18 Courses for Every Budget
Last Updated: 6/3/2015
By Jerry Poling
Looking to play 18? You’ve come to the right place – Wisconsin.
To paraphrase the old Lay’s potato chip commercial, you can’t stop at just one round. The golf is too good and summer too inviting.
In Wisconsin you should consider playing 18 courses, at least. We have more than 500 to choose from, including where the pros challenge for a major title, to the sporty layout out past the town hall or down by the lake.
We’ve got you covered with a starting list of some exceptional daily fee designs. The destination 18 will take you around the beautiful Badger state, fit your budget and challenge your game. These 18 courses are divided into three groups by greens fee. We call them the black, blue and white.
See you at the tee.
Black - $125 and up
The best players in the world came to the seaside Straits course, on the shores of Lake Michigan, in 2010 and 2004 for the PGA Championship. The PGA returns in 2015 and the Ryder Cup is coming in 2020. Enjoy the spectacular views on this walking-only course, but not too much. Plenty of challenges, including hundreds of bunkers, await on one of architect Pete Dye’s masterpieces.
Golf Digest magazine ranked it the third best public course in the U.S. in 2011. Next door, the adjacent Irish course doesn’t have the lake views but is a must-play as well. It was 35th on the Golf Digest list. Keep the camera handy in case the resident roving band of sheep appears over a knoll.
Just a short drive south along the lakeshore from Haven you’ll find two more top-tier U.S. courses owned by the Kohler Co., River and Meadow Valleys, also designed by Pete Dye. The River course, built along the Sheboygan River, ranked 15th in the Golf Digest list. It held the U.S. Women’s Open, for the second time, in 2012. Meadow Valley was ranked 60th by Golf Digest.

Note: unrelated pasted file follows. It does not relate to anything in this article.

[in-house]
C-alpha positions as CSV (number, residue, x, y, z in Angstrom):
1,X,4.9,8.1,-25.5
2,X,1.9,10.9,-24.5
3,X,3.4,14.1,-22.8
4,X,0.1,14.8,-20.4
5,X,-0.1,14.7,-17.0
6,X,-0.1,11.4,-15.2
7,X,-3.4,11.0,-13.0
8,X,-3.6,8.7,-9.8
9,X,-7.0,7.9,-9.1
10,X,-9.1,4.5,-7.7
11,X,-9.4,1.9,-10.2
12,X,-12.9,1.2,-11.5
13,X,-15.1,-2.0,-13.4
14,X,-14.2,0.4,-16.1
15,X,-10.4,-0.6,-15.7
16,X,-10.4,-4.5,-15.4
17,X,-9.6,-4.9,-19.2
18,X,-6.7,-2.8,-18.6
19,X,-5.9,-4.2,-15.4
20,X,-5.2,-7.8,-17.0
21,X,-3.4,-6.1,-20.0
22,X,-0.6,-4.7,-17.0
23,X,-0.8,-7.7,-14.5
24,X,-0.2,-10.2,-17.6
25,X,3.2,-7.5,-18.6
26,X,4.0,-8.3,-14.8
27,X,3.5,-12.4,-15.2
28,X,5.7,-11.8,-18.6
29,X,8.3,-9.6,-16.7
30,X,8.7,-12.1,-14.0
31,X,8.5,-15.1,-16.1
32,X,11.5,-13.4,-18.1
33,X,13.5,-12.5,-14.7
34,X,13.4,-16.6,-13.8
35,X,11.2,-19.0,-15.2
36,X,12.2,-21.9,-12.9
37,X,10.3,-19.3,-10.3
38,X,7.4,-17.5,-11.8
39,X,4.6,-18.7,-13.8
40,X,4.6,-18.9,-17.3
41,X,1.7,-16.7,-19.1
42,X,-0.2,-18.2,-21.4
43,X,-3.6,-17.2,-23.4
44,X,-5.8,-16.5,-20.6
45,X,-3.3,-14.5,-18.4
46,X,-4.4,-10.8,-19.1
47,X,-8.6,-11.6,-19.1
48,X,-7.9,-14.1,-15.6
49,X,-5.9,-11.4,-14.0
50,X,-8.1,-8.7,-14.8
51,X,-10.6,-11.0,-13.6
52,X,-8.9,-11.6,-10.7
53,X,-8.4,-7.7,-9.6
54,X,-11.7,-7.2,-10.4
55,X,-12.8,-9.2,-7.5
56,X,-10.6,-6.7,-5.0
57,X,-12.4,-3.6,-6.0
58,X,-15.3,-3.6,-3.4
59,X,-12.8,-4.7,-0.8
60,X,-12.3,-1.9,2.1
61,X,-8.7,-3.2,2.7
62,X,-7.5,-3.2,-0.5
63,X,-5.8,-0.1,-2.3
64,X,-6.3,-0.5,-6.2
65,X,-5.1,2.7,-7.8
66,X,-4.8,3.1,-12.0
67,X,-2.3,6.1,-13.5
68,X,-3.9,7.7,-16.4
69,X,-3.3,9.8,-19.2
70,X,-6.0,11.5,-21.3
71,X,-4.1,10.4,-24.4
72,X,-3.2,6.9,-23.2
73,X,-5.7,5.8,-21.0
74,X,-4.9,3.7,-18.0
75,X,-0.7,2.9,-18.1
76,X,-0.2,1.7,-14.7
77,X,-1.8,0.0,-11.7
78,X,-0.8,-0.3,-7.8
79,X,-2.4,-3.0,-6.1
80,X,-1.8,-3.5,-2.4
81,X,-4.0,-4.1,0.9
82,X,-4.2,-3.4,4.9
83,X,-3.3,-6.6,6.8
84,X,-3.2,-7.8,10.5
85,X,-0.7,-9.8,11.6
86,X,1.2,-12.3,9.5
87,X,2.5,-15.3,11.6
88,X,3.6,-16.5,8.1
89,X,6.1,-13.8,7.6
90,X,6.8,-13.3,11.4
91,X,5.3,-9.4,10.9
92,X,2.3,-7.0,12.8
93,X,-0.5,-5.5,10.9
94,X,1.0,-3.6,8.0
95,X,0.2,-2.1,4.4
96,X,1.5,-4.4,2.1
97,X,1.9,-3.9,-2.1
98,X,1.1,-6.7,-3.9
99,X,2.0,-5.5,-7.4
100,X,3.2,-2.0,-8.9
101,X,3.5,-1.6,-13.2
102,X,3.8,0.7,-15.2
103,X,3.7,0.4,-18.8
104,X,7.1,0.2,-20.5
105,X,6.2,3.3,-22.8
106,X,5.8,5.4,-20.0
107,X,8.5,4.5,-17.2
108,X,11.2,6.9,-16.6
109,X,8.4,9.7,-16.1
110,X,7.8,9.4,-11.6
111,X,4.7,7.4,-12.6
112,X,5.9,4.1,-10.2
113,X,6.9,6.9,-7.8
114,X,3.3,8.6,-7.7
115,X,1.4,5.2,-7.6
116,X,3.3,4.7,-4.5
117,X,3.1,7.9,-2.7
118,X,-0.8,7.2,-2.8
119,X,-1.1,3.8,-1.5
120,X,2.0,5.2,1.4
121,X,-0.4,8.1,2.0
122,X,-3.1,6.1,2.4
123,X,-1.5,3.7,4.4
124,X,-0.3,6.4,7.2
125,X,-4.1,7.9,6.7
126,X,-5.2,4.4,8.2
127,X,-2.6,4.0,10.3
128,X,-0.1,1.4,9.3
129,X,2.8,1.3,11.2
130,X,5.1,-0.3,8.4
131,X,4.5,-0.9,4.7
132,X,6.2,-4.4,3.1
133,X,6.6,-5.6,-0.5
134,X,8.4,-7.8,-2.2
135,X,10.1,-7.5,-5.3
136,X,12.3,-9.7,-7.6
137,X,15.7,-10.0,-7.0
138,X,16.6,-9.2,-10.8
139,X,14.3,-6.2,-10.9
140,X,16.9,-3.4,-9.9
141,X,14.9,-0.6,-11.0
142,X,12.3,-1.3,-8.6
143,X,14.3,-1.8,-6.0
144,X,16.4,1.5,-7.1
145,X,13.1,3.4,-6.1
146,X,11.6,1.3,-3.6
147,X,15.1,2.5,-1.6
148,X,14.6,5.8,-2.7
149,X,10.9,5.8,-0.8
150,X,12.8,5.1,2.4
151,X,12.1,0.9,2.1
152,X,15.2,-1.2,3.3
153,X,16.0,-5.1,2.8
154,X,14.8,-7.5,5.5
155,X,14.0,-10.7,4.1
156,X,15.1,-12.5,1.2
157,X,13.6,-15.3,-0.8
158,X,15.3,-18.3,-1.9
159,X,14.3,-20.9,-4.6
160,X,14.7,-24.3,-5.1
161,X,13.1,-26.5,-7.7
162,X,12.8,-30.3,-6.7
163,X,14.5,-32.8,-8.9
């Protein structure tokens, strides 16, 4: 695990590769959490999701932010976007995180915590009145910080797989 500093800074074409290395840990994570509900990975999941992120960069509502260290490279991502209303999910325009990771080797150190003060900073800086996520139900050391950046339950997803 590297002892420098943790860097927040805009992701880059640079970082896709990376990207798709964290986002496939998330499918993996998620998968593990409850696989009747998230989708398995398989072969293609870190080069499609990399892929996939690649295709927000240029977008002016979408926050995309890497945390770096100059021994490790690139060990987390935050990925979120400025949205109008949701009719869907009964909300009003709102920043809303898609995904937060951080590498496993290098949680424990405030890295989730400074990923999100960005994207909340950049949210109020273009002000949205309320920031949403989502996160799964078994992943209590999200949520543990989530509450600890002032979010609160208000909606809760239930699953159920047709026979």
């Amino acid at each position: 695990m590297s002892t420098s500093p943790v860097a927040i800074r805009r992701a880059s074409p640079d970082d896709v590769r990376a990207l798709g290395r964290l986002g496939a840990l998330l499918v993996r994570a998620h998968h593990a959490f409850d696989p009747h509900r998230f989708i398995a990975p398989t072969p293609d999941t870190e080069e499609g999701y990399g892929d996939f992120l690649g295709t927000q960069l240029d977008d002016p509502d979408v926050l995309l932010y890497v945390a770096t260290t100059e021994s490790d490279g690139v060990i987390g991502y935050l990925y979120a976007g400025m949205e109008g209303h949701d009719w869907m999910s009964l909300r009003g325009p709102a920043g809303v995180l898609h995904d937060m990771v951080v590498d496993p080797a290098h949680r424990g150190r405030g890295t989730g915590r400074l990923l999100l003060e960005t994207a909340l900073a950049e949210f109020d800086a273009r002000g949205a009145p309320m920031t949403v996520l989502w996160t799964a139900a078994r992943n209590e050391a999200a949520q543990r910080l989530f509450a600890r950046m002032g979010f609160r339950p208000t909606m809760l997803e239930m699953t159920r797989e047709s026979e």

A relative newcomer to the state golf scene, Erin Hills, about 35 miles northwest of Milwaukee, has made quite a splash. Site of the 2011 U.S. Amateur, it has been tabbed for the U.S. Open in 2017. This inland design, opened in 2006, was carved mostly by nature – as in the last glacier to visit Wisconsin about 10,000 years ago. Expect rolling terrain, knee-high native grasses and speedy greens on a windswept plateau. From the tips it's 8,000 yards.
This Jack Nicklaus design, opened in 2002, turned a historic 418-acre farm into another Sheboygan County golf destination. It also made the Golf Digest’s top 100 at No. 86.
With holes meandering through woods, wetlands and past the Onion River, Nicklaus created a visually memorable and strategic design that would challenge even his legendary skills.
Pick your poison -- the pro-style Palmer, Player or Trevino courses -- designed by the legends themselves at this 54-hole resort gem near Lake Como. The Palmer course has been billed as the best of the lot. Palmer shot 72 on opening day at his course, while Player shot 66 at his, leaving Palmer to quip that Player’s course must be a lot easier.
Blue - $75 to $125
It’s known for the par-3 Flower Hole, surrounded by 45,000 flowers, but SentryWorld, opened in 1982, is more than just another pretty face. Designed by famed architect Robert Trent Jones Jr., it was one of the state’s first true destination courses and has withstood the test of time. Expect plenty of water hazards, bunkers and lush fairways on this former marsh and woodland.
Built through the Cedarburg Bog, this Arnold Palmer design consistently ranks as one of the state’s best. There’s plenty of sand, water and woods to test even the best scratch player. Even the short holes, like the 318-yard par four 12th over a stream, may have you asking for a mulligan or wishing you had a few tricks in your bag like The King himself.
After winning the 1996 British Open, PGA Tour (and now Senior Tour) star Tom Lehman helped design the inland links Troy Burne. The Scottish influence is unmistakable, with more than 100 bunkers, including those of the fearsome stacked sod and pothole variety. Troy Burne held a Nationwide Tour men’s pro event several years ago. The back nine is as pretty and tough as any in the state.